Sustainable Energy: Students interested in sustainable energy should take ENST 204, 291, 480, and 494, (EVST 204, 210, 450, 460 and 470) and the energy related courses offered by the College of Technology. Students should arrange an energy related internship. Also recommended are ECNS 201S, 433 (ECON 111S, 440). Faculty advisors - Len Broberg and Josh Slotnick
Sustainable Food and Farming: Students focus on creating and maintaining sustainable food systems. Students must complete 6 supervised internship credits in the Program in Ecological Agriculture and Society (PEAS, ENST 396 (EVST 390)); ENST 430 and 480 (EVST 430 and 450). In addition, students must complete 9 more credits of advisor-approved courses or internships. These could include courses such as: ENSC 245N, (FOR 210N), ANSC 262 (FOR 362), NRSM 424 (FOR 424); NUTR 221N (HHP 236N); PHAR 324; ANTY 133H (ANTH 103H); GPHY 434 (GEOG 434). Faculty advisors Neva Hassanein and Josh Slotnick.
Sustaining Water Resources & Watersheds: Students focus on sustainable use of water resources and watersheds. Students must complete 20 credits of advisor-approved courses or internships. These could include courses such as BIOO 340, BIOE 428, BIOO 409, (BIOL 308, 366, 408)BIOL 415, BIOL 453, 454; CHMY 442 (CHEM 442); GPHY 335 (GEOG 335); GEO 260, 301, 320, 327, 460, 420 (GEOS 260, 301, 320, 327, 460, 480); ENSC 245N (FOR 210N), NRSM 385 & 386, 415, 455, 485 (FOR 385 & 386, 415, 455, 485). (Note: Some of these courses require prerequisites not in the environmental studies core requirements.) Students can also work with the UM Watershed Health Clinic. Faculty advisor - Vicki Watson
Environmental Justice: With this focus area students will develop the capacity for thoughtful active participation in the quest for environmental and social justice. Students gain in-depth understandings of a wide range of environmental injustices and the role of race, class, and gender in shaping quality of life, enjoyment of environmental amenities and access to natural resources both domestically and internationally. Students learn about the ways that business, government, financial institutions, and the labor and environmental movements can work toward a more just and sustainable society. Students must complete 21 credits including the following: ENST 489S, 487 (EVST 477S, 487), a 3 credit internship ENST 398 (EVST 398) and 12 credits of advisor-approved electives (contact Robin Saha for a list of recommended courses). Faculty advisors - Robin Saha and Dan Spencer.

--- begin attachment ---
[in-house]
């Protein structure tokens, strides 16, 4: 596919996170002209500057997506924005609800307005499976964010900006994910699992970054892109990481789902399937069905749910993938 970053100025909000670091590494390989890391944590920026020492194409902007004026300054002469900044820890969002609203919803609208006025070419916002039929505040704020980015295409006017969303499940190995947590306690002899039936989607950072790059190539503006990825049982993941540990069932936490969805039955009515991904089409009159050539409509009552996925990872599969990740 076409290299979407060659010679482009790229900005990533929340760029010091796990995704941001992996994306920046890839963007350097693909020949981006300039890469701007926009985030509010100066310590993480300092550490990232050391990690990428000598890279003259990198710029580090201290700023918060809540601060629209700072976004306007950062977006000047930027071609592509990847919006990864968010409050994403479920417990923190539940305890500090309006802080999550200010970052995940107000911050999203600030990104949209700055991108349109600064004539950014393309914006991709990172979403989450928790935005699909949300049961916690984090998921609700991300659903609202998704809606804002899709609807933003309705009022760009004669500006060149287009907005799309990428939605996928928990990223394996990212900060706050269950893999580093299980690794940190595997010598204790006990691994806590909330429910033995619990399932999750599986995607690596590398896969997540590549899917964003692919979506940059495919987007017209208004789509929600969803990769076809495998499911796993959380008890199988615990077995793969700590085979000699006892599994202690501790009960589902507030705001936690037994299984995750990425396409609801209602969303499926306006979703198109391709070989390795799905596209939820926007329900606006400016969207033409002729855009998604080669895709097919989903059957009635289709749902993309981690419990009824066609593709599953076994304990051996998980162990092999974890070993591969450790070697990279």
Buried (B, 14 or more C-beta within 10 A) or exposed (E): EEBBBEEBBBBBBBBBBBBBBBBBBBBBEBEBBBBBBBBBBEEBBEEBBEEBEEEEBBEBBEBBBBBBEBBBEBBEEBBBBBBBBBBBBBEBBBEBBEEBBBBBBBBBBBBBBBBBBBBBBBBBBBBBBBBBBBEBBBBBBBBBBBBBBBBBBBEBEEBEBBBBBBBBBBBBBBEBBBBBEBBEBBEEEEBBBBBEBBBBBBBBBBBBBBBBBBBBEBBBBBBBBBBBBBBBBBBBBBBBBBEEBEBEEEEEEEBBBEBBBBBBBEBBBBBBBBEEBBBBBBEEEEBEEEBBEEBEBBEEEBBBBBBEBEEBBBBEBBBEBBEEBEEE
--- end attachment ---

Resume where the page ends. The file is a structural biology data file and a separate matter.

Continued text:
Environmental Science: Students will develop sufficient science literacy to qualify as environmental scientists. Students should double major or minor in one of the scientific disciplines on campus and/or consult with the EVST science advisor to design a course of study that includes at least 40 credits in science & math. Faculty advisor - Vicki Watson.
Environmental Writing and Literature: Students focus on the careful reading of American Nature & Environmental Nonfiction Writing and the creative writing of their own work in the field. Students must complete ENST 335L and 373A (EVST 305L, 373A); at least one 3 credit course at the 200-level or above in CRWR (ENCR) or LIT or JRNL (JOUR); at least either one internship credit (Camas magazine, the Environmental Writing Institute, Wild Mercy Reading Series, or some other environmental publication); or one independent study credit ENST 492 (EVST 496), arranged with instructor in either original nature writing or in nature literature study. Faculty advisor - Phil Condon